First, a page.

Rack is always (and only) ever used for anything to do with a framework for manipulating things. Never, ever use wrack.
Both rack and wrack can be used when referring to a torturous process: wrack and ruin can also be a rack and ruin although personally, I think that wrack tends to create more of a sense of wreckage as opposed to rack which only makes me think of some sort of cage.
One can also be racked (or wracked) with guilt or another could rack (or wrack) his or her brains. Again, I think that wrack creates more of a sense of destruction while rack tends to contain.
It’s one of the things I adore about the English language—with the proper word choice, one can be extremely precise!
|Part of Grammar:|
|Noun, Verb||Noun, Verb|
Framework, usually with rails, bars, hooks, or pegs for holding or storing things.
Overhead shelf on a bus, train, or plane
Set of antlers
[Slang] Woman’s breasts
[Historical] Instrument of torture
Triangular structure for positioning balls in pool
Digital effects unit for a guitar or other instrument
Vertically barred arrangmend for holding animal fodder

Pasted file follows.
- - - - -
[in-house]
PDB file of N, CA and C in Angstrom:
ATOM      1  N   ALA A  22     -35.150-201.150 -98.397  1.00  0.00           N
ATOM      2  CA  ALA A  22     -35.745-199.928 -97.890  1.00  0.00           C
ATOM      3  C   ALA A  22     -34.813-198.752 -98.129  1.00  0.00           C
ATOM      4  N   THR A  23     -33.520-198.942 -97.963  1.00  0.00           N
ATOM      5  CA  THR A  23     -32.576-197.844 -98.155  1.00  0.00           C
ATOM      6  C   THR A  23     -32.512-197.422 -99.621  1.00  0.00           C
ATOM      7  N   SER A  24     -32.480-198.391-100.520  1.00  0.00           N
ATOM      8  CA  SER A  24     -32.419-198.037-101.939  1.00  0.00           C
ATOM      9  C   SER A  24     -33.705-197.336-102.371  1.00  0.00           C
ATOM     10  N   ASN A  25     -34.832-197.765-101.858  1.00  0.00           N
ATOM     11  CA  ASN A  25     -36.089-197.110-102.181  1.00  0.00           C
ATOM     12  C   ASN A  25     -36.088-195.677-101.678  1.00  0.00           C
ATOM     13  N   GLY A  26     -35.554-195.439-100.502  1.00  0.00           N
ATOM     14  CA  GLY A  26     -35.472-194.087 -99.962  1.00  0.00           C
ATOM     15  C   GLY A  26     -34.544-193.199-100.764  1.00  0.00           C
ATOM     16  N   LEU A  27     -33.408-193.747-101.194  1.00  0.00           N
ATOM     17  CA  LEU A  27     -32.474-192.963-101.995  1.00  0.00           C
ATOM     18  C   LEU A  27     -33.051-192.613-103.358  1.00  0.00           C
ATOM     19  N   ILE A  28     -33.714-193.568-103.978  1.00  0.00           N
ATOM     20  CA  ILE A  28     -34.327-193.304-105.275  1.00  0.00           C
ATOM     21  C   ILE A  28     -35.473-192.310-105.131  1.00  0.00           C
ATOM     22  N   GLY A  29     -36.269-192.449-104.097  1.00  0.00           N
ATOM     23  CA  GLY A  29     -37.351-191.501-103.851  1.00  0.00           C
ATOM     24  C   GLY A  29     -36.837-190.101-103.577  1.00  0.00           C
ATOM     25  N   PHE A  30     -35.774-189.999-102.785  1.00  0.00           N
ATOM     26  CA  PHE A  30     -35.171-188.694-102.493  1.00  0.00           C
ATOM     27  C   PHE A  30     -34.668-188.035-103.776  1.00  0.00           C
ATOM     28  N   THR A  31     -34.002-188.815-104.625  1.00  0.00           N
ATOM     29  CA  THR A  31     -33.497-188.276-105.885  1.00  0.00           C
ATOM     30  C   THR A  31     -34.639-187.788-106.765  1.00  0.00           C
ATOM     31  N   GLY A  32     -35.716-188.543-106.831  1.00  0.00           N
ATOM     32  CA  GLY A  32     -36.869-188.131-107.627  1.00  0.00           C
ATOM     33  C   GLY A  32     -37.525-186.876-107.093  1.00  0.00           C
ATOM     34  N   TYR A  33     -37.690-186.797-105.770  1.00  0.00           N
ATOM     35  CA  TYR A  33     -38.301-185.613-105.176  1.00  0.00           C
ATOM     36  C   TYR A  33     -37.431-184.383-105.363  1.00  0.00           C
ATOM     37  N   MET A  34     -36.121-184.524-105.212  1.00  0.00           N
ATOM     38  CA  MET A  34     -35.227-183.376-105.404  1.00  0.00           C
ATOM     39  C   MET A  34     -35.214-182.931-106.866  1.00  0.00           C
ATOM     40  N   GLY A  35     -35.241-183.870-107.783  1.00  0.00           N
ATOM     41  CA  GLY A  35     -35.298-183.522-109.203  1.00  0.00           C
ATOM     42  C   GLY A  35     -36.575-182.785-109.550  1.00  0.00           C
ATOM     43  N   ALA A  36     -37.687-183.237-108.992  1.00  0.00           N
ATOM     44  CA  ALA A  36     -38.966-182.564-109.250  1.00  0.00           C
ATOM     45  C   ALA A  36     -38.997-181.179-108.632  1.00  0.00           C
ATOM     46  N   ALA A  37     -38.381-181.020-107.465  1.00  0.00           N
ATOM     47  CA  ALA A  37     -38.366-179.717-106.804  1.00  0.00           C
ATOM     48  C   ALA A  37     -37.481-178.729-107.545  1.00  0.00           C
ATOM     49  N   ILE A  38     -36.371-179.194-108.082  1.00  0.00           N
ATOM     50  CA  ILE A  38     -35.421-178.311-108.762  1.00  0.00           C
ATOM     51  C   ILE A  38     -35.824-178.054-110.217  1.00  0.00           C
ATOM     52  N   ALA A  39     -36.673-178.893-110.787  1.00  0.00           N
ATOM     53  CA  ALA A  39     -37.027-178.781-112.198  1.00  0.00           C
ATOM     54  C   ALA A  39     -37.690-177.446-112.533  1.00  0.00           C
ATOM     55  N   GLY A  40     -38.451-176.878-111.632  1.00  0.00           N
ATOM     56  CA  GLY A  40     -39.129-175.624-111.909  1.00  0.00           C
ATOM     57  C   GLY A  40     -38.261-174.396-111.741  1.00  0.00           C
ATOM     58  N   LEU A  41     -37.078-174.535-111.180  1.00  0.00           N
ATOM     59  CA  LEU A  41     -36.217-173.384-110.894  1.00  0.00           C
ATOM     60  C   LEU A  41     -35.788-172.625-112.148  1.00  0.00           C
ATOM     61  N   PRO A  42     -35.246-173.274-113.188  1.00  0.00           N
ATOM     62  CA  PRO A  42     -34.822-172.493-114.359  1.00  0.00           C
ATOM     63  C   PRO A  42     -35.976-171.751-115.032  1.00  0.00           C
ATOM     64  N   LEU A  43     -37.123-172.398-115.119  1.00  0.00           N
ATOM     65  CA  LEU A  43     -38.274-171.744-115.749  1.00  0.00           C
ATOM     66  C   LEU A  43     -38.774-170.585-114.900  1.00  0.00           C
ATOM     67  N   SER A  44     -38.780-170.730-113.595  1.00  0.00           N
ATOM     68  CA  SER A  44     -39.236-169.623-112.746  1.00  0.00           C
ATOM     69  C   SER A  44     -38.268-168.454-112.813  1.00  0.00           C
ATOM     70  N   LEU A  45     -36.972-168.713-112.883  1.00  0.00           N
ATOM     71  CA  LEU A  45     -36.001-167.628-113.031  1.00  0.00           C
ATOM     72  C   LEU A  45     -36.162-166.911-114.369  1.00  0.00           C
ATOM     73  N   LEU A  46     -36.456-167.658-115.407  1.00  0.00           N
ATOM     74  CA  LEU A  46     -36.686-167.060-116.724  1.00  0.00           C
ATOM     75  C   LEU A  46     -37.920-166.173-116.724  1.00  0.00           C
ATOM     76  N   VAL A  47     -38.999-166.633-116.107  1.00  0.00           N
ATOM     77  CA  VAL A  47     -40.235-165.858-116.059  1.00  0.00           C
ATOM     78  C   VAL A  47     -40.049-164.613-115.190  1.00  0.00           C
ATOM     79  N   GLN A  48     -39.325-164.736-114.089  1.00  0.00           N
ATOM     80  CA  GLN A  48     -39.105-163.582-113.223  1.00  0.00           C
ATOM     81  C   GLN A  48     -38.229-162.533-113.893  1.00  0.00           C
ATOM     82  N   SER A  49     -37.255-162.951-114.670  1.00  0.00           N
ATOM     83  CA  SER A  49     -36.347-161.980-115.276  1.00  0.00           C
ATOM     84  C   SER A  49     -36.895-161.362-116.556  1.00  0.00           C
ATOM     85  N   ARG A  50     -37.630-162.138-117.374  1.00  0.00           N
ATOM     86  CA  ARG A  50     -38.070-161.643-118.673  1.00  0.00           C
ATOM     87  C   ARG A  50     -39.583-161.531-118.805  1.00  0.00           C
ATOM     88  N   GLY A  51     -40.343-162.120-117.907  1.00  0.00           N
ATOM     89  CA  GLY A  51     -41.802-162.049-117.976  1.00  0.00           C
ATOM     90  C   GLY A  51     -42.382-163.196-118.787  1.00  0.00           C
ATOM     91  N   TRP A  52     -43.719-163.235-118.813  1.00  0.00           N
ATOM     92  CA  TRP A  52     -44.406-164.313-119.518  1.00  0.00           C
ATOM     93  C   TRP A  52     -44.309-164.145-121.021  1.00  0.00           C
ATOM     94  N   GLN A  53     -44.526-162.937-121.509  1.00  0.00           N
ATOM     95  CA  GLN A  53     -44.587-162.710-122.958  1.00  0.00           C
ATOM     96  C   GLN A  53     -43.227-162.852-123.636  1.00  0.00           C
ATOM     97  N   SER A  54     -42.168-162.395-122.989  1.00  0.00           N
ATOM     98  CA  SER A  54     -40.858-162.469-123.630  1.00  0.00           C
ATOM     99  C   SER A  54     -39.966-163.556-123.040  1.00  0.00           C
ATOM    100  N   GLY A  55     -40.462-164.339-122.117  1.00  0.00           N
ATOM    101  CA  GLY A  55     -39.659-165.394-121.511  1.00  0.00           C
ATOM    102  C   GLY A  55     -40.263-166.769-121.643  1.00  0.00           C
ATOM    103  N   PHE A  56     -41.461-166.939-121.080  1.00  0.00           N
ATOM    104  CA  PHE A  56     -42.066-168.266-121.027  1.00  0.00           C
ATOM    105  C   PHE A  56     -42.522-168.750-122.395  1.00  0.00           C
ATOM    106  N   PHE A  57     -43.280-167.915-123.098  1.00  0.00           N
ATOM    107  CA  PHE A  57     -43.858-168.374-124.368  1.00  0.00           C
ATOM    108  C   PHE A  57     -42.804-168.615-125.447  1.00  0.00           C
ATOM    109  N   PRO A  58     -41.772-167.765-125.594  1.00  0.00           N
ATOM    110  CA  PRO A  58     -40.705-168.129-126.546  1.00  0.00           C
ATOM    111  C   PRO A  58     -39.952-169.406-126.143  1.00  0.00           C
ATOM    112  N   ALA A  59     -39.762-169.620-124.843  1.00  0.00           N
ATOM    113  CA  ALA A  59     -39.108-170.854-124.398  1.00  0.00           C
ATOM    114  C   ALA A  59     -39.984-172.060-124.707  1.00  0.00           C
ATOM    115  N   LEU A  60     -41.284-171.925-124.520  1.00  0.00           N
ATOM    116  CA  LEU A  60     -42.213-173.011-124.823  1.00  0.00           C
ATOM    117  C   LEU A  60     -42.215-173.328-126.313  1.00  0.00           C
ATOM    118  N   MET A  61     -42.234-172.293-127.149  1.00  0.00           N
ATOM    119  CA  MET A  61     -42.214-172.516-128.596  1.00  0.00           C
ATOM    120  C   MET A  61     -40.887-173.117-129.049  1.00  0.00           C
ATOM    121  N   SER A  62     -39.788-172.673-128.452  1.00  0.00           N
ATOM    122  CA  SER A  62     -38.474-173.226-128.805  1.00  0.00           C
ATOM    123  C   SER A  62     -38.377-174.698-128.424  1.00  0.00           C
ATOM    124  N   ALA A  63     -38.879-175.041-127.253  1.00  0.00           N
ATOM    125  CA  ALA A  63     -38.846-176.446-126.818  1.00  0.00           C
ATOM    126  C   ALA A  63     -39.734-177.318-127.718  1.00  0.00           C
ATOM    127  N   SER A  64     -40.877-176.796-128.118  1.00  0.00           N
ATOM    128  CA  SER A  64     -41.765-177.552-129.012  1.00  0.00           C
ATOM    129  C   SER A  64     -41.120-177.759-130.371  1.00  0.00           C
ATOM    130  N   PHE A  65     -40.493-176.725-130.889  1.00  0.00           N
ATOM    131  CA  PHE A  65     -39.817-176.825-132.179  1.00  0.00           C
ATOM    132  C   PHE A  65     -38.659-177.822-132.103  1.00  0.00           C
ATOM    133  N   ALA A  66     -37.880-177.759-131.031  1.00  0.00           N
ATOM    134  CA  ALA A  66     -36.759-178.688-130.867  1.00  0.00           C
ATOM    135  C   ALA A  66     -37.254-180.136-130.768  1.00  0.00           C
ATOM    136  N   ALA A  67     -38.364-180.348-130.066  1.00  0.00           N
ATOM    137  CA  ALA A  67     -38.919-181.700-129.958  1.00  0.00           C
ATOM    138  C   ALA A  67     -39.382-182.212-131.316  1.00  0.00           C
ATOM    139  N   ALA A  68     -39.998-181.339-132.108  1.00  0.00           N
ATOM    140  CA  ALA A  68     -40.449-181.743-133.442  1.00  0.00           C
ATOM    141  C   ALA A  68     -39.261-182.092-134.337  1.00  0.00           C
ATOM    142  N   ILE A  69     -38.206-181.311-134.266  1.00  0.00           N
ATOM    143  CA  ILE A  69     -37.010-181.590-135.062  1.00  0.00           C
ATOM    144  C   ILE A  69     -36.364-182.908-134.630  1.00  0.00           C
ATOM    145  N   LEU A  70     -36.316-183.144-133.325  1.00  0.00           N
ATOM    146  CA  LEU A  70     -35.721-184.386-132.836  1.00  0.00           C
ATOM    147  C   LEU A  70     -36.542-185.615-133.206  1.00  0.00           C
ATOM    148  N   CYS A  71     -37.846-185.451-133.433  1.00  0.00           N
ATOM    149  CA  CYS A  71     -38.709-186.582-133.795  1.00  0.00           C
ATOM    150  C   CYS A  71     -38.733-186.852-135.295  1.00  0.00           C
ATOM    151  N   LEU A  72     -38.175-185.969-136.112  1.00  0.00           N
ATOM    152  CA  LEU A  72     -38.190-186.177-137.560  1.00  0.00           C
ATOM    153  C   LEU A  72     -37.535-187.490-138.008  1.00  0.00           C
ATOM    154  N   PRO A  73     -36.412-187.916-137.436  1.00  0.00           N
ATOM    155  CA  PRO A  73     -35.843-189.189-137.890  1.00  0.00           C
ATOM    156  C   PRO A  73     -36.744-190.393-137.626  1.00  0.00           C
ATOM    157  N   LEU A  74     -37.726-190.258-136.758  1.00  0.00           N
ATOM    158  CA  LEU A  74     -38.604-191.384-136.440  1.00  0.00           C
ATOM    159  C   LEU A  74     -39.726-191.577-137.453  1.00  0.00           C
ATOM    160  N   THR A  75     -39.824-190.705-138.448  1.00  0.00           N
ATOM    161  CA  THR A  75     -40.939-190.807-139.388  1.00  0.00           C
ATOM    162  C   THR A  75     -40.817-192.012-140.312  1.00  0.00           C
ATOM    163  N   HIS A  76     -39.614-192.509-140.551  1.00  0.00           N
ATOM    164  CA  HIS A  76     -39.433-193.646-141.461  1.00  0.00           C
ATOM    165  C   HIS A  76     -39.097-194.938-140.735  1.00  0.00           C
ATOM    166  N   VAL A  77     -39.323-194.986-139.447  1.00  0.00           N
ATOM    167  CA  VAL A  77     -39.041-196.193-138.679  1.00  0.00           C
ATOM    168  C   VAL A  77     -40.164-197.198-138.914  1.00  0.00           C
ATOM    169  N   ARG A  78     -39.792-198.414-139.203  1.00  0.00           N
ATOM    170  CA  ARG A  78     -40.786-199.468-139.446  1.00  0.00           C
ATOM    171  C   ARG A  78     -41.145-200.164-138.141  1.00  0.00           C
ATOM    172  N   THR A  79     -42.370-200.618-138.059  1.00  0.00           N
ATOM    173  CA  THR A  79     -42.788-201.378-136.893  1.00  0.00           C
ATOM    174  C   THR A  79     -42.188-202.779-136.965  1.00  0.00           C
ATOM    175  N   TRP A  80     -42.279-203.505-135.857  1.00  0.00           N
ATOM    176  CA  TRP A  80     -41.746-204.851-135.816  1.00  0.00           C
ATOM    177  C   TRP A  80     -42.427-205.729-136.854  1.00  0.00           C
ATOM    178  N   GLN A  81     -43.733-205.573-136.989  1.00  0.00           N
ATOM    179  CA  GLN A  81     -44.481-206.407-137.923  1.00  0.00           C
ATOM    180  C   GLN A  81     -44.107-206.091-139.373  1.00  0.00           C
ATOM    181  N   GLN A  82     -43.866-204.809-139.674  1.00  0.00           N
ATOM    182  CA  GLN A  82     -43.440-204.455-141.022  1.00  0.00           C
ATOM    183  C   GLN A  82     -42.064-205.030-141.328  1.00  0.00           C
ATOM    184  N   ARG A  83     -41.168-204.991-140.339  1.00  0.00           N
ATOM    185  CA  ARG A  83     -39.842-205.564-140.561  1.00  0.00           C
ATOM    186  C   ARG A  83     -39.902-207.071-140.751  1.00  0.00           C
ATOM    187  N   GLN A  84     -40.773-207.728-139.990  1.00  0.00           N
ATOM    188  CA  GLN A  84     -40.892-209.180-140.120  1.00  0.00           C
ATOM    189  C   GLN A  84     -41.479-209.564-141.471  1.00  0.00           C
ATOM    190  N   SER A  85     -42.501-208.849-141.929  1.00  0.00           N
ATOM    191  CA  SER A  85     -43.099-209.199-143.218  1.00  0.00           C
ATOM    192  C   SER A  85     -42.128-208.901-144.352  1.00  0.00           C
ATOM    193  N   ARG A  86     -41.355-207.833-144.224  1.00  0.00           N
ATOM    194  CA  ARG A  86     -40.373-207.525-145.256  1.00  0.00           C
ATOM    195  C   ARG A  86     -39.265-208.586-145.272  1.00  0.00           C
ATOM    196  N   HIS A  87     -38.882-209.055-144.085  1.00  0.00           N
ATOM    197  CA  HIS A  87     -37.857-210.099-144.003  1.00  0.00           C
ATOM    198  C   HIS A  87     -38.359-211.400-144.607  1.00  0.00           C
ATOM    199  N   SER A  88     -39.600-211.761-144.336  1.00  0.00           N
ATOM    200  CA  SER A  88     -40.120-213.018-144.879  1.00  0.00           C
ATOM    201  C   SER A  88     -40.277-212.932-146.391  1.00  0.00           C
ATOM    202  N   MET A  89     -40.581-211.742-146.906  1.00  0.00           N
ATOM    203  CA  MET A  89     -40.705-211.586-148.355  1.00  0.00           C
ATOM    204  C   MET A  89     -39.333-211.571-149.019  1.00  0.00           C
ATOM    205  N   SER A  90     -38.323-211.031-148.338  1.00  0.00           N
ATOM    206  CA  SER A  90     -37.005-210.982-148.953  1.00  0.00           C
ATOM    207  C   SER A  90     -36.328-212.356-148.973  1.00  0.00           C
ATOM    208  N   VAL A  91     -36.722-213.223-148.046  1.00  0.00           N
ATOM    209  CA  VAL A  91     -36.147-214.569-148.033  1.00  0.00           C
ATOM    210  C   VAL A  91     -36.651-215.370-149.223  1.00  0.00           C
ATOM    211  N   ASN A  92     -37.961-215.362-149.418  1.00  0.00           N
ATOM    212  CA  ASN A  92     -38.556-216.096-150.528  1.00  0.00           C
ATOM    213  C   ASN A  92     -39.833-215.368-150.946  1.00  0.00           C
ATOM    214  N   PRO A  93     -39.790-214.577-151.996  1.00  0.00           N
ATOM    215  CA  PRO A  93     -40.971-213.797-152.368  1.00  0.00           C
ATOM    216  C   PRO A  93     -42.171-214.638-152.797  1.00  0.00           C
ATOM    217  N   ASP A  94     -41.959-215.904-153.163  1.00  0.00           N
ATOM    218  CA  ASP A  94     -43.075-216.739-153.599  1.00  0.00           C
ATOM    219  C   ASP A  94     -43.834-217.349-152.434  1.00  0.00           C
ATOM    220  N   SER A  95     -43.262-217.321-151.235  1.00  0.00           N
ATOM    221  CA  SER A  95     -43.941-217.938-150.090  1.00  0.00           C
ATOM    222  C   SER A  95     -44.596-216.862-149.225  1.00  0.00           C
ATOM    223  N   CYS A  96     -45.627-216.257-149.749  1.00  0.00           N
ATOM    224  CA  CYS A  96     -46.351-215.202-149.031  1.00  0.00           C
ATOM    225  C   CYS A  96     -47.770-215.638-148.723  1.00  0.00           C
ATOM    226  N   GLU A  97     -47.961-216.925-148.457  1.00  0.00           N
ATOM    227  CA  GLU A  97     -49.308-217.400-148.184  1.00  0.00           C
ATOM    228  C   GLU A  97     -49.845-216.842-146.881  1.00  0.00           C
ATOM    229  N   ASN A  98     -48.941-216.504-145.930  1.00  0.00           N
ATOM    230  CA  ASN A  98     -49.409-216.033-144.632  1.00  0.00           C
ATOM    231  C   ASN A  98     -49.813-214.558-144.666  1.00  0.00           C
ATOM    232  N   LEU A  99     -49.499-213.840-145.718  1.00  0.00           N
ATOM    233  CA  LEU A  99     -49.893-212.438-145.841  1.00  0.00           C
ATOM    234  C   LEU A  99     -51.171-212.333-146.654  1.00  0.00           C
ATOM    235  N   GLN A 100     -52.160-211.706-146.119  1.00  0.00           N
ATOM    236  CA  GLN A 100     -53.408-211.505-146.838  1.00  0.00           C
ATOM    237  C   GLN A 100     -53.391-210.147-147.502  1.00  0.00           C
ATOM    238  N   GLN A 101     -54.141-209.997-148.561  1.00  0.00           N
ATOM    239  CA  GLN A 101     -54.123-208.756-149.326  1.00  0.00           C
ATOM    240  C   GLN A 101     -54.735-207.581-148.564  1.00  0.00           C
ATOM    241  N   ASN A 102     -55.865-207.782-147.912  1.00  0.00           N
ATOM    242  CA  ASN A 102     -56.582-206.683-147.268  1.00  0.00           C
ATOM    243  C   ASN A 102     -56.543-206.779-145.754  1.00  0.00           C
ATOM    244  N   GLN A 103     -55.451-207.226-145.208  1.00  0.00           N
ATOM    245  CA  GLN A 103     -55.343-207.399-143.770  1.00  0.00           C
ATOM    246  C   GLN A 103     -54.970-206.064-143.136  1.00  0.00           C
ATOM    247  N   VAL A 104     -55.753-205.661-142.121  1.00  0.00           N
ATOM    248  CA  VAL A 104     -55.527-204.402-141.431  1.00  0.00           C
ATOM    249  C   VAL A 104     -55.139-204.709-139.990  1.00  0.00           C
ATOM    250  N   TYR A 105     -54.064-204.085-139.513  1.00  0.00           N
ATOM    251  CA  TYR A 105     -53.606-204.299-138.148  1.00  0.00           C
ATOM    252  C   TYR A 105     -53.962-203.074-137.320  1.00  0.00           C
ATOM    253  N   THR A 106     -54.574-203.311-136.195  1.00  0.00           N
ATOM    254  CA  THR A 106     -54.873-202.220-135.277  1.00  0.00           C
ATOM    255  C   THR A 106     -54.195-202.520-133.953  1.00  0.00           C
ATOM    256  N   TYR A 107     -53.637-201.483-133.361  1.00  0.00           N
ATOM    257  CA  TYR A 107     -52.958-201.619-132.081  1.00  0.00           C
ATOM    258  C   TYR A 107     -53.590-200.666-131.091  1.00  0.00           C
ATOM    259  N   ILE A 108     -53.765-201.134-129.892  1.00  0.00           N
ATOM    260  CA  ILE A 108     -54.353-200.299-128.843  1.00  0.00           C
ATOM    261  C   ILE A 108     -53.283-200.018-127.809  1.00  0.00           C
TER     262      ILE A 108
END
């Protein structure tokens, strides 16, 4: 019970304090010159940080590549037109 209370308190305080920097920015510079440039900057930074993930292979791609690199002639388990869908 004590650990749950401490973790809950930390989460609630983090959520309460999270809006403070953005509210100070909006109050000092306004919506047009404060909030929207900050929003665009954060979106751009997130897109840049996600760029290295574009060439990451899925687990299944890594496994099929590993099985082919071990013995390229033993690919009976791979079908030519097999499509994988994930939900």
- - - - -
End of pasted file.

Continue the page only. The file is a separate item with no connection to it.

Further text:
Lift used to repair vehicles
Large cut of meat, tpically lamb
Mass of high, thick, fast-moving clouds
Place in or on a rack
[Archaic] Raise the rent above a fair or normal amount
[Also wrack] Cause extreme physical or mental pain to someone, something
A horse moving with such a gait
Coarse brown seaweeds that grow on the shoreline
[Archaic] Wrecked ship, shipwreck
Get the car up on the rack.
Fill up that hay rack for the cows.
He’s racked up our rent!
Yum! Rack of lamb!
Place the cake on a wire rack to cool.
A lot of wrack has washed up on the shore.
He’s really having to wrack his brains for that answer!
|History of the Word:|
|Middle English (verb)
Late 16th century (noun)
Late 15th century (verb)
Middle English (verb)
Late Middle English
|Early 16th century (noun)
Late Middle English (noun)
Late Middle English
C’mon, get it out of your system, bitch, whine, moan…which words are your pet peeves?
Kathy Davie is an author, educator, and artist with a BS in Technical Writing & Editing with minors in Digital Media and History from Metropolitan State College in Denver, Colorado
She is the author of the arts marketing series, Your Portfolio & You, aimed at helping artists survive (and thrive) at the business of being an artist and include Accounting for the SMALL Businessperson, How Copyright Applies to the Artist, the Buyer, the Employer/e, the Sold Artwork, Dealing with Photographs, Slides, Digital Images, and Surviving the Outdoor Arts Festival.
A huge believer in knowledge being power, Kathy has begun a free set of Author Tools for authors interested in self-editing including an online tutorial in Using Microsoft Word’s Markup Tool, words commonly confused by authors and Punctuation and Formatting Tips.